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Basics Of Ground Penetrating Radar


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Thank you for taking the time to post this. It is a fascinating exposition and more complex than I can comprehend but I am reminded of a treasure hunter I know - Carl Fismer - who said to one of the inventors of a  new kind of submersible magnetometer "I don't have to know how it works, just show me how to run it and I'll be fine." 

I hope you will post more, this will be fun to learn about.


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Yes, I agree with you.

But ... if you want to use a car, you must know how it drives 🙂

you must know how the engine works in general terms.

My goal on this forum is to promote new search methods using GPR.

I will not hide the fact that we are selling our radar. But I do not have a goal of "selling at any cost".

The radar is very easy to operate, it can be configured and used by anyone who has ever worked with metal detectors. Difficulties arise in visualization.

Those. in processing what you see. Our program allows a person to highlight irregularities. Unfortunately, it is impossible to make the radar program itself, automatically, make decisions on identification.

We provide training for GPR operators. In this training, we teach how to walk with the radar in the terrain, how to prepare a "path" in the forest for working with the radar, how to assemble the radar, and initial calibration.

In our training, we use a polygon, where there are previously buried objects that need to be found. But this is optional.

You yourself can make your own polygon, where you can search for objects that you know. The essence of the training is so that you can find objects or traces of human activity (old wells, foundations, caves, etc.)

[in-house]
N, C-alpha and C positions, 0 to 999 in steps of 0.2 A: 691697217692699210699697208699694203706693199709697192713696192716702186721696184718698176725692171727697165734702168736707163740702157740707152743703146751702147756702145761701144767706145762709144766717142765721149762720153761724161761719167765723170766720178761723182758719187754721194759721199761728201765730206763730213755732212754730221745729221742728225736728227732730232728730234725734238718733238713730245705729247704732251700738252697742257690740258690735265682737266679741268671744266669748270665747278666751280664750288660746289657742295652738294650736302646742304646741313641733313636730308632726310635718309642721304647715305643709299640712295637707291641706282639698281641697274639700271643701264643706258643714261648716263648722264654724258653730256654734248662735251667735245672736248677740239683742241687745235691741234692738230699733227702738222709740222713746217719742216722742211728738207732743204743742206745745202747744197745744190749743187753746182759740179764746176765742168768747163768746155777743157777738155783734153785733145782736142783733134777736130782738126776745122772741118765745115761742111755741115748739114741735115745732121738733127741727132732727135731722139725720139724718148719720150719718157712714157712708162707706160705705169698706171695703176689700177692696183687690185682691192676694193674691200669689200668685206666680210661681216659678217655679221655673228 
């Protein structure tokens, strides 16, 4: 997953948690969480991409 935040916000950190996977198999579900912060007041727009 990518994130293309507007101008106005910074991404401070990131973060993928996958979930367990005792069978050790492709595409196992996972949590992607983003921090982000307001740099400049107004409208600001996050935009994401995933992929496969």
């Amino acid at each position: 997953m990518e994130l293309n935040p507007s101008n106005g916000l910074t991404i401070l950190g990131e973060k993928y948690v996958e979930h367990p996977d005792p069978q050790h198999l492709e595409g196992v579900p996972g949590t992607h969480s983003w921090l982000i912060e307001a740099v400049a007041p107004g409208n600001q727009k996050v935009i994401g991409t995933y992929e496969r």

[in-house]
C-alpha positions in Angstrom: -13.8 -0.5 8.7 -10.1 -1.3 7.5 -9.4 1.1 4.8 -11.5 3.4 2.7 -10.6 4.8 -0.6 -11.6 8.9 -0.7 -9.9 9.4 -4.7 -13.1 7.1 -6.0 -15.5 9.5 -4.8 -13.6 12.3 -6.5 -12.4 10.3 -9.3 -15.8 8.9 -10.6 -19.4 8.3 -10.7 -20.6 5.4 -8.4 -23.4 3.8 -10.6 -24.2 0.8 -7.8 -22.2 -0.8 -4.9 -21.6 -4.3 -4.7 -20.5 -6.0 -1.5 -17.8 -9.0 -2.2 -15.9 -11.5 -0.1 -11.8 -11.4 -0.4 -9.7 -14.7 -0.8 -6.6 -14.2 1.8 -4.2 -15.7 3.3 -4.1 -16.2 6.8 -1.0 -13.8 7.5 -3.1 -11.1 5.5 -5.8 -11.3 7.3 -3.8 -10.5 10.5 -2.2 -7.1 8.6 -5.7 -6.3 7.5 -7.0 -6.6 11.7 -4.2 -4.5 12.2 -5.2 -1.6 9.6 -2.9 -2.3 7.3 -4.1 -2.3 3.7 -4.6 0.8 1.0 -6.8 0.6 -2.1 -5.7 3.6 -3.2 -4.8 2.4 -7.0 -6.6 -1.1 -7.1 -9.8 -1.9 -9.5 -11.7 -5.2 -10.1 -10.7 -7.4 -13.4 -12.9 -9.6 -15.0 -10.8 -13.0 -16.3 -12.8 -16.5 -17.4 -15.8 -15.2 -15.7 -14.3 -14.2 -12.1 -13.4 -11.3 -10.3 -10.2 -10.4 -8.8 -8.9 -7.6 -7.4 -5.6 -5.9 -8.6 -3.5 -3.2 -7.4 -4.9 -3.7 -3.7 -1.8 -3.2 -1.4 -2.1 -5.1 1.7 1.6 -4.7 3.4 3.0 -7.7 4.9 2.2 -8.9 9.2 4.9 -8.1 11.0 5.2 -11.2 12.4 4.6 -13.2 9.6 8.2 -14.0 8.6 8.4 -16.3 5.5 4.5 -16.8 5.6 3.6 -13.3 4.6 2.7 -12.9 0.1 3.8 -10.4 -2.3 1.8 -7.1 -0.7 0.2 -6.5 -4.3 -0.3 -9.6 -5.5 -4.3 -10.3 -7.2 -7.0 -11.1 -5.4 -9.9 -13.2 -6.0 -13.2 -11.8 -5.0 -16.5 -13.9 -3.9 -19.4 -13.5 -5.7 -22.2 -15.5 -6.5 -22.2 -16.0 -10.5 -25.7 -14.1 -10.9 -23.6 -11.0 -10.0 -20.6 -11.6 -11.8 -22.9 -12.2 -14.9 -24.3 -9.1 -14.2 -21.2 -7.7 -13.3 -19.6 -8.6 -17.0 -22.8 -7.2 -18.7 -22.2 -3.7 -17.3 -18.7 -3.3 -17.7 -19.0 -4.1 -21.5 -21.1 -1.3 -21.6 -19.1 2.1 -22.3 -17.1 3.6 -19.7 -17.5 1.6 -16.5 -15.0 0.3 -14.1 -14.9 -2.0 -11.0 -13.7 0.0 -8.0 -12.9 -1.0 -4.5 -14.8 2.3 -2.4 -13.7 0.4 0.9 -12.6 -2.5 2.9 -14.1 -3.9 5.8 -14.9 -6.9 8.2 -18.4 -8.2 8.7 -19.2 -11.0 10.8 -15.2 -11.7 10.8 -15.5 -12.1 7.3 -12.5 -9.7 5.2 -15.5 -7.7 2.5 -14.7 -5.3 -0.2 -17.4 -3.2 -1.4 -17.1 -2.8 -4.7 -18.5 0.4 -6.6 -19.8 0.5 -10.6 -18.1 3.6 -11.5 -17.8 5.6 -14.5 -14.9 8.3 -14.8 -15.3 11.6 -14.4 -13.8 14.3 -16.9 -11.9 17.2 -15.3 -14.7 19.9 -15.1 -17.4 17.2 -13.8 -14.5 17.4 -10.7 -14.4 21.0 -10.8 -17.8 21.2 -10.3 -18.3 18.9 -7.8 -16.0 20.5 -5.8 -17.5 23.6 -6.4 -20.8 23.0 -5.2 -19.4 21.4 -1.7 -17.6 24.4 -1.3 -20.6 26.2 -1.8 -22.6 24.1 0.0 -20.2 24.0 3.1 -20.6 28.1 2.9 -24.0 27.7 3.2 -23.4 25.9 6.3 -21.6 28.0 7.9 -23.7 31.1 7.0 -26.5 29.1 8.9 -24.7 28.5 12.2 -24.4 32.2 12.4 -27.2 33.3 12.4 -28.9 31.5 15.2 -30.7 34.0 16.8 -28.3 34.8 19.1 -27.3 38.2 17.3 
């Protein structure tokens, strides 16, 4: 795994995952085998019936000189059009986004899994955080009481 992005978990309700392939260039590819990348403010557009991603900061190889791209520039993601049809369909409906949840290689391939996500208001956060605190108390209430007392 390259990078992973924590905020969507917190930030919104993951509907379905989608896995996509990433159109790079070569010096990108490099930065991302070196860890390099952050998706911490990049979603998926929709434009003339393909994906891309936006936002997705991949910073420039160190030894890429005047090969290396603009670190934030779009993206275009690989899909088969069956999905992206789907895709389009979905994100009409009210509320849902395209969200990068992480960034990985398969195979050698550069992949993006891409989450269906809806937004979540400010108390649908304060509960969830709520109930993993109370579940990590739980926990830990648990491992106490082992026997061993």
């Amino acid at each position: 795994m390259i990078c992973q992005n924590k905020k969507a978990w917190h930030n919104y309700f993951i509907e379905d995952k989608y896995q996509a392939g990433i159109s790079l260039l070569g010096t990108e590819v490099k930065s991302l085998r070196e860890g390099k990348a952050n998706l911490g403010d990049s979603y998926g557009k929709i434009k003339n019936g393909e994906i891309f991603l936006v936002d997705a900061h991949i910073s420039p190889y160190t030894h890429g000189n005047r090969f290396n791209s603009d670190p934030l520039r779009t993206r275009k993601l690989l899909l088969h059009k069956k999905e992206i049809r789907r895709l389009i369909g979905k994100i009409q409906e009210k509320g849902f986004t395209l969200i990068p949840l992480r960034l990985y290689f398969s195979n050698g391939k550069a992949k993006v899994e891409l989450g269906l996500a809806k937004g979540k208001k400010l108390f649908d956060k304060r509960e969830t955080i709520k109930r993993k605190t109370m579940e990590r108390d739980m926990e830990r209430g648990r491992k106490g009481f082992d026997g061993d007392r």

We help remotely those who bought our radar and work with it.

This means that you can send us a "profile" (data taken by a georadar over your object). We are not interested in the coordinates of where it was filmed. We help in post-processing and identifying objects or discontinuities.

This prevents beginners from feeling thrown into the field. We are always close and in touch.

When you learn to work well with the GPR yourself, we will only be needed for new versions of the software 🙂

I am ready to answer your questions here.






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Practical example.

there are amber deposits in Ukraine.

Amber accumulates near the bends of river beds that flowed millions of years ago. Now it is a great depth.

How to look for something that is not metal?

Georadar can help with this. Here is a picture after post-processing in 3D from our RadMax program.

You can clearly see the paleo-channel of the river of small width, which was formed later than the glauconite raft and the water even slightly eroded it. (centered in orange).

Most often, amber was not stored in such paleochannels. Apparently, the amber was washed away somewhere downstream of the river.

But on the sides of the river bed we see two small lenses, in which the sign of "electromagnetic decompaction" prevails, i.e. the oscillogram of the radar tells us that there is a dielectric rock at this depth. (lenses in the picture are marked with white squares)

As it was then verified by excavations at this site, in the lenses there were accumulations (conglomerates) of a fraction of dense amber.